Hope you’ll find it useful. This tutorial is especially suited for beginners who want to learn electron from scratch and use it for their real-life projects. Here you’ll learn all the basic concepts of electron and learn to use it.
Similarly, electron enables you to build cross-platform desktop applications using the same code base as your web application which you can run on different desktop platforms such as Windows, Linux and mac os.
As this is the era of web so making the desktop application again might seem like a counter move for many. Even though web applications are portable in many ways, they don’t have all the power that a native application can provide. As the client computers are being more and more powerful handling all of the basic functionalities in the server might be too overwhelming.
Also, the difference in multiple browsers makes it hard for a developer to provide a similar and seamless experience for all the browsers out there. Furthermore, web applications cannot manage and utilize all necessary resource in the client computers as it’s sandboxed inside a browser window. So the maximum access level for the web application is limited by the browser itself.
There are certain functionalities which web applications cannot provide such as file io, system-level access and many more. Even though most of the application we use are web-based, desktop applications are still the fundamental part of our daily computer use.
If your internet connection is slow then the user experience with a web application is highly reduced. Making a desktop application helps the developer to build the application using similar technology as the web app but with the far more access to system-level functionalities and more processing power on the go.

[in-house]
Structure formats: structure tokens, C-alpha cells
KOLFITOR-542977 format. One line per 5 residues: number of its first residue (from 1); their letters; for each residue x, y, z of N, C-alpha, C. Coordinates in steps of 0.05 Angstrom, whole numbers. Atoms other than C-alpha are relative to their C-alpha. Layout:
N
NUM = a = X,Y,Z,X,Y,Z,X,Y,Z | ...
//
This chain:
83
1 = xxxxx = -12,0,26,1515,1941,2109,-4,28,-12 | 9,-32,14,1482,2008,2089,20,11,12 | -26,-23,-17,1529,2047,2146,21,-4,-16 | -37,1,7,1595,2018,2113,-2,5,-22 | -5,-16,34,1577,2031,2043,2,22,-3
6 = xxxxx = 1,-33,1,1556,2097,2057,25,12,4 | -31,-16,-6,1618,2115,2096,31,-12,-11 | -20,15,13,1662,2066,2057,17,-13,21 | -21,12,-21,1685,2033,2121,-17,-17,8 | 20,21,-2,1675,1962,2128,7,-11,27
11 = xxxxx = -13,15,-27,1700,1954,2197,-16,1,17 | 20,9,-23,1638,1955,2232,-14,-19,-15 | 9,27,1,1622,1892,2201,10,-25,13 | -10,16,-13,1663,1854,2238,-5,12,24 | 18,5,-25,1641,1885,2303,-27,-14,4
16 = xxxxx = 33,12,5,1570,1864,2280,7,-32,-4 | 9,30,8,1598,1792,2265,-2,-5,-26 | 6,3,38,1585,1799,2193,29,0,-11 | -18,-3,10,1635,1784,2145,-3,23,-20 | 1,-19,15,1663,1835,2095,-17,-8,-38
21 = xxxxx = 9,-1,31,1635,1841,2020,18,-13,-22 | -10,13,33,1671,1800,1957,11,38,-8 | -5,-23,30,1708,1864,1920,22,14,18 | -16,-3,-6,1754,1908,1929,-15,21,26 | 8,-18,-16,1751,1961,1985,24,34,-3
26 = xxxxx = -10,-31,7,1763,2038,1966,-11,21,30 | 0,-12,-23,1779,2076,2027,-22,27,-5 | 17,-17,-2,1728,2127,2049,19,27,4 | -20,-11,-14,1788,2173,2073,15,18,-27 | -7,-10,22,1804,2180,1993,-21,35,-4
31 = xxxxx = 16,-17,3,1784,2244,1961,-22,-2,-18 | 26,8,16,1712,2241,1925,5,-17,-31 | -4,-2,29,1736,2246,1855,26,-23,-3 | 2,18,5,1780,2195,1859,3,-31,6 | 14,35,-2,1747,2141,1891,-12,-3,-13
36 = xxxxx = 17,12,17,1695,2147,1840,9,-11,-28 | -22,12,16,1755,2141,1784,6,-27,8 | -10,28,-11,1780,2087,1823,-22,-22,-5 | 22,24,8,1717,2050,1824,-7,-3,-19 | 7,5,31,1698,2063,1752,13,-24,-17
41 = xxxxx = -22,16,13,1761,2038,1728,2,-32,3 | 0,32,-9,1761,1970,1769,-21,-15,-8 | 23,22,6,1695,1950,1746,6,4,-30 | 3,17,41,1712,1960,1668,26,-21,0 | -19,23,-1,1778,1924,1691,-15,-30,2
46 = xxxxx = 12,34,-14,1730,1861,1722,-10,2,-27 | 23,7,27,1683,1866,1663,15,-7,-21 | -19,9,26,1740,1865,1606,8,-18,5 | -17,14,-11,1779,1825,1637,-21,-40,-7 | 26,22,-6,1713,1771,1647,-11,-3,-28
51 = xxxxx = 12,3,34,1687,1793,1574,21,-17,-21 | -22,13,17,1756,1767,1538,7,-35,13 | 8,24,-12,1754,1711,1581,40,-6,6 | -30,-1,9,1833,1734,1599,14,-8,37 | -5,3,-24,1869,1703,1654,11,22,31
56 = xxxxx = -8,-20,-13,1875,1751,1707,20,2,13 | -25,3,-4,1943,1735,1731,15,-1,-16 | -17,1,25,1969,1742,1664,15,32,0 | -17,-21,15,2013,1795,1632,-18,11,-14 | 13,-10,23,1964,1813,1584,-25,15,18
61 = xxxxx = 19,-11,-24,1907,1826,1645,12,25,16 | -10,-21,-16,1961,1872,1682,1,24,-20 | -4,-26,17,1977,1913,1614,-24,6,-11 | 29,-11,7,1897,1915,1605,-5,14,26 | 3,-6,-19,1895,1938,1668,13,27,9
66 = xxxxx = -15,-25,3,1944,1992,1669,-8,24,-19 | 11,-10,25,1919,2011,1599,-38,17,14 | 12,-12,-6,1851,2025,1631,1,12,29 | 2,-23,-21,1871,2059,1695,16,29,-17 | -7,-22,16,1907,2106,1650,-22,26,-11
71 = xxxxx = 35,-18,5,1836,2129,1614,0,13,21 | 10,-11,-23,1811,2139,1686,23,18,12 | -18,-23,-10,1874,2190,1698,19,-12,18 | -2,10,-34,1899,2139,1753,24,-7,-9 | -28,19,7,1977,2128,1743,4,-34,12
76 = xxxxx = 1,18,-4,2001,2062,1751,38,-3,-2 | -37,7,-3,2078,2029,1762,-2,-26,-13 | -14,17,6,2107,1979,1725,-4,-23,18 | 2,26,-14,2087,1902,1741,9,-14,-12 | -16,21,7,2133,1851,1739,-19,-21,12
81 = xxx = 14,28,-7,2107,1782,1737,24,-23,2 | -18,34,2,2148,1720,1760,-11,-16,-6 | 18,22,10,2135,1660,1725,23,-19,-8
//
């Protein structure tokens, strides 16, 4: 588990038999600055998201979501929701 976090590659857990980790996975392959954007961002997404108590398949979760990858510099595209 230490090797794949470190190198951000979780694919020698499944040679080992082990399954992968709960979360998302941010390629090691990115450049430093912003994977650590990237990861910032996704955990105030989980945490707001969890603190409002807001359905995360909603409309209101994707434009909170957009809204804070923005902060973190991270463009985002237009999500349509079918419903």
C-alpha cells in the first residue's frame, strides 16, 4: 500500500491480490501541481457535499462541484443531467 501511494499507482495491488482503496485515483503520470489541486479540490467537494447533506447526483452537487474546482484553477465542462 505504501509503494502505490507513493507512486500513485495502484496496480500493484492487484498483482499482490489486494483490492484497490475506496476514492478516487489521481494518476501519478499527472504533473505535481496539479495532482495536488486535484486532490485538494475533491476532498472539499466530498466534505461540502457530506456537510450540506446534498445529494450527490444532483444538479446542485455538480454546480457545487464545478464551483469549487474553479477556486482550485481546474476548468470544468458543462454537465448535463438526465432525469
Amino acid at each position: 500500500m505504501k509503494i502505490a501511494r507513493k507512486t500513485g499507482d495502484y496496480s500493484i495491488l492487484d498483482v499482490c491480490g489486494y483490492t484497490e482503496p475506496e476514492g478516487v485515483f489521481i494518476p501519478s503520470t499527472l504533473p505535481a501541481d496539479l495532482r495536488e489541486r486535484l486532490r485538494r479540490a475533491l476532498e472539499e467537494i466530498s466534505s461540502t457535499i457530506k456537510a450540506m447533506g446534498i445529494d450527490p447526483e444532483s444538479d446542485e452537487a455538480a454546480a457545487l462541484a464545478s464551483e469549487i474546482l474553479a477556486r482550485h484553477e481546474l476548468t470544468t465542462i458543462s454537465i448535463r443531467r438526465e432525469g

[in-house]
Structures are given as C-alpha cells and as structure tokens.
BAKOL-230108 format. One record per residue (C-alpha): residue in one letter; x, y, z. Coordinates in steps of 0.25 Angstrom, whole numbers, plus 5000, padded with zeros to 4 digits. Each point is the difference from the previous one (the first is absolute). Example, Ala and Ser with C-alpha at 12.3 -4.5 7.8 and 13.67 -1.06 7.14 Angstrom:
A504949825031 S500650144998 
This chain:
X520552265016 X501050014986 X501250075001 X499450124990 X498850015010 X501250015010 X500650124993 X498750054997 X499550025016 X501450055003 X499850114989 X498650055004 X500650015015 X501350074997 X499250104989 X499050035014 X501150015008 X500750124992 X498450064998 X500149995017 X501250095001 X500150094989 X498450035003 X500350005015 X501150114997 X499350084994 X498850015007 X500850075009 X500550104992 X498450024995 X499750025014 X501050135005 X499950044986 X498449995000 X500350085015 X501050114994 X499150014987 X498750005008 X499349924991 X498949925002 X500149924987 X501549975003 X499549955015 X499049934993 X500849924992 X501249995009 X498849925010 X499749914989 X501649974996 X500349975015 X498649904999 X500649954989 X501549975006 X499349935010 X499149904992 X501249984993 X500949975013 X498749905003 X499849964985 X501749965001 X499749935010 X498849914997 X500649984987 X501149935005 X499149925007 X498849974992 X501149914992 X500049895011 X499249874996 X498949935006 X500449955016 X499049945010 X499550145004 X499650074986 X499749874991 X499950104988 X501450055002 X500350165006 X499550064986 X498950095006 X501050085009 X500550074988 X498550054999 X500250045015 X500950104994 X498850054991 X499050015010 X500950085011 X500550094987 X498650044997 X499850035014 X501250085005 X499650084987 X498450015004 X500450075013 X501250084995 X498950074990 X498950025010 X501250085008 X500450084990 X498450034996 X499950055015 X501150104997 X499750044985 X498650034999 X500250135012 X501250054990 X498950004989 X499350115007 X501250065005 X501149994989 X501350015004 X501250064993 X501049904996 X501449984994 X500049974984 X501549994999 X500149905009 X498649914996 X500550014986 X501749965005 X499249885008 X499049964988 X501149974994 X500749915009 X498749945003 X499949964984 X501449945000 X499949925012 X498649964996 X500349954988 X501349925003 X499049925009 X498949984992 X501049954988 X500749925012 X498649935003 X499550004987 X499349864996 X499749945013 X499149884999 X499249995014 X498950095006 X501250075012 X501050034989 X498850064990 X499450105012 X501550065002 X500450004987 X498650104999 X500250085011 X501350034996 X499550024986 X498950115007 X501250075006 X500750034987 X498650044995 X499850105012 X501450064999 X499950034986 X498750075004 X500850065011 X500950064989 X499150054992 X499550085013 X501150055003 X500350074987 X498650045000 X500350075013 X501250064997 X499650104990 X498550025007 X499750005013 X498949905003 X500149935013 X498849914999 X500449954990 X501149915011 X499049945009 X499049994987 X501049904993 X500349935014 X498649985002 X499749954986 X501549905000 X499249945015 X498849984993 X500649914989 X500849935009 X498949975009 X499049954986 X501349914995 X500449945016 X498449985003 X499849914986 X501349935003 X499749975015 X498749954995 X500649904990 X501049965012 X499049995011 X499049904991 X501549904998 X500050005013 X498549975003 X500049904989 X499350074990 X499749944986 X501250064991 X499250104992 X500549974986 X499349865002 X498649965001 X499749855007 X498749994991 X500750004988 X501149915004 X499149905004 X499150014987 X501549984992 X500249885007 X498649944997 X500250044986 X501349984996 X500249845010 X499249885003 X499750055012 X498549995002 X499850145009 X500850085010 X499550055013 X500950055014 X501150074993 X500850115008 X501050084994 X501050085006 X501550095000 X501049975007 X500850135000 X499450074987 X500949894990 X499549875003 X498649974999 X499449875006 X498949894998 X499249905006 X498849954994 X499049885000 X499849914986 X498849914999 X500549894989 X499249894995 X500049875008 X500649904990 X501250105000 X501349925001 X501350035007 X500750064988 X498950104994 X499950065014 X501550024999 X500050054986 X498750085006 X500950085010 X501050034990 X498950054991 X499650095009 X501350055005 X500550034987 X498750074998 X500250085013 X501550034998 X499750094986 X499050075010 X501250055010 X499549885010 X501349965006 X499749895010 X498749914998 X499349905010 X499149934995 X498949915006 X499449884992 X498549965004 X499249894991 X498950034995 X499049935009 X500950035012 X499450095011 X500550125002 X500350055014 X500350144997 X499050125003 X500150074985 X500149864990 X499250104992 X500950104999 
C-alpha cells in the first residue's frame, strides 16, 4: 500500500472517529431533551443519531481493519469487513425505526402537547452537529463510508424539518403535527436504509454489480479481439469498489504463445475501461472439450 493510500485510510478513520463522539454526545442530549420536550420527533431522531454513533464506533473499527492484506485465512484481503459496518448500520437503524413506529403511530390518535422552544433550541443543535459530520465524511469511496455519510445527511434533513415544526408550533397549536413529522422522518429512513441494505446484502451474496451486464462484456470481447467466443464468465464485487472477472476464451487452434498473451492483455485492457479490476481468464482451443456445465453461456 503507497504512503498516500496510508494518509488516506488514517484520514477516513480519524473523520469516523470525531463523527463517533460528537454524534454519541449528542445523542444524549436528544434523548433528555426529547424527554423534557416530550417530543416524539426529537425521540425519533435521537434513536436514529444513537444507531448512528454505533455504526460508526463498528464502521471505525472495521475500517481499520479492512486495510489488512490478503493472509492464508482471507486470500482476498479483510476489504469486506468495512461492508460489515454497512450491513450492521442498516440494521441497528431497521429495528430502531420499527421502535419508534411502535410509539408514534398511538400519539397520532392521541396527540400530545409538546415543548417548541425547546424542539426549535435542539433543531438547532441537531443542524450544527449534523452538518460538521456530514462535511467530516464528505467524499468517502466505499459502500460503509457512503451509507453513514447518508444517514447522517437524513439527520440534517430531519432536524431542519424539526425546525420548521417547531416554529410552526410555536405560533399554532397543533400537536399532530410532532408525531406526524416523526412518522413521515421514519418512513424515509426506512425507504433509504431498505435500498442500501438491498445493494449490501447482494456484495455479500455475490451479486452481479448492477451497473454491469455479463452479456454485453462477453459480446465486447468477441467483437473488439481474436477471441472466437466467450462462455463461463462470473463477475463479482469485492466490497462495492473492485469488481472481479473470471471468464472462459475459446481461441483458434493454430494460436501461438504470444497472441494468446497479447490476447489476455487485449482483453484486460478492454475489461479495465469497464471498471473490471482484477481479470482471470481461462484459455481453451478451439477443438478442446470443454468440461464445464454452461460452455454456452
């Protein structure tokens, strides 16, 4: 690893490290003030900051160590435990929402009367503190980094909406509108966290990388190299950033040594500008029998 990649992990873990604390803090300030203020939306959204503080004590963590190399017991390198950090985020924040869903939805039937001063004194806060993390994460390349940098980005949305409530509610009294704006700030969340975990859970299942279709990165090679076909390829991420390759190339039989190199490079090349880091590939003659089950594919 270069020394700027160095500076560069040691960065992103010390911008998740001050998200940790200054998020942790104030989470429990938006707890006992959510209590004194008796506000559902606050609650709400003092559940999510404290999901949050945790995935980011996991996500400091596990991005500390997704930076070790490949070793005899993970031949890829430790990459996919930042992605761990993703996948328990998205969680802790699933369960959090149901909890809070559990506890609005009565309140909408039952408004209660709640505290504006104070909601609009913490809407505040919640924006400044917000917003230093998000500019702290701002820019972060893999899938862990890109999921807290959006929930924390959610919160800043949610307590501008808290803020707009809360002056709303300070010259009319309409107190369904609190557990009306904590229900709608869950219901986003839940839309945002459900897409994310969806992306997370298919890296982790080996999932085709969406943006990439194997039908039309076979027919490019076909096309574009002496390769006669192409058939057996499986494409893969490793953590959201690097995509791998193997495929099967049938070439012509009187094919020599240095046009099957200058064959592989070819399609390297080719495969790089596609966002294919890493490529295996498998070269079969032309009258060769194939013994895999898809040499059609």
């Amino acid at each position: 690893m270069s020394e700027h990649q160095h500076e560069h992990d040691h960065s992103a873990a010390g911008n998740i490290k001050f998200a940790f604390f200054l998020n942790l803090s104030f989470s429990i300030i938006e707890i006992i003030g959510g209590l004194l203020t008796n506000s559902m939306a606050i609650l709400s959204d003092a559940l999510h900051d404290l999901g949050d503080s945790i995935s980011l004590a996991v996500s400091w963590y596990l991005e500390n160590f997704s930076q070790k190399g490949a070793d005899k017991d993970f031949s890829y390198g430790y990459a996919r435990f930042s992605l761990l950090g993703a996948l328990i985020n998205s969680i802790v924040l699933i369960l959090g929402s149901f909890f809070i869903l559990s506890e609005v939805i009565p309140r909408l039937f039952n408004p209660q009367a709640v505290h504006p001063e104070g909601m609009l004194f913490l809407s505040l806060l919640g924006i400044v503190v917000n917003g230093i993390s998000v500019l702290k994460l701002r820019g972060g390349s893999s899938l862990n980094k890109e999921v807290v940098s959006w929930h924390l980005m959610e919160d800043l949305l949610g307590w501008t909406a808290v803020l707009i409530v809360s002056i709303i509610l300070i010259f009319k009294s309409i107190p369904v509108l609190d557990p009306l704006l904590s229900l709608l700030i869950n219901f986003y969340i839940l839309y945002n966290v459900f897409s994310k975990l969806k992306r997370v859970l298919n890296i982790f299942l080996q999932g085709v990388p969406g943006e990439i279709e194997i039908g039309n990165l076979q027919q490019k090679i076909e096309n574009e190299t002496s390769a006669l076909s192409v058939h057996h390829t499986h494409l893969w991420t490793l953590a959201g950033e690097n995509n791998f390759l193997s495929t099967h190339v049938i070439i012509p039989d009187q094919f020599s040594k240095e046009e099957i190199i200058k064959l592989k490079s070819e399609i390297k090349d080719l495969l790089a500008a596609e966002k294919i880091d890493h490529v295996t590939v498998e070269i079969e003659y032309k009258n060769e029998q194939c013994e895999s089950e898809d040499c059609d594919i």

Electron also provides the native-like UI and windowing mechanism for all major platforms out there. So your application looks and feels the same as the native apps for those platforms.
Now let’s explain how electron achieves this goal. Electron is made with the combination of 2 popular technologies: chromium which is the open-source fork of google chrome web browser and Nodejs which is the port of V8 engine providing a runtime environment for running js applications in the desktop devices directly without the need of a browser.
As Node JS is fully cross-platform, the application you write will run the exact same way on all the platform out there without having to target it separately for each one of them out there. Targeting only for chromium makes it easy for the developer to ignore all the fragmentation out there in the browser market.
Commonly we can say that UI part of your electron application would be rendered and handled by chromium and backend functionalities would be handled with Node JS. For making UI for your desktop application you need to know the basics of HTML and CSS, similar to those what you get used to with.
If you want to give more desktop-like looks and feel you can use targeted desktop UI frameworks such as photon which provides desktop-like components. You also need to have some basic knowledge on NodeJS, NPM and a good understanding of core JS. If you are a beginner in NodeJS, its always preferred to know these technologies first which will make your learning process far easier.
From our next part, we’ll start writing our code and build very first desktop application using electron. Thanks for reading this article. See you again.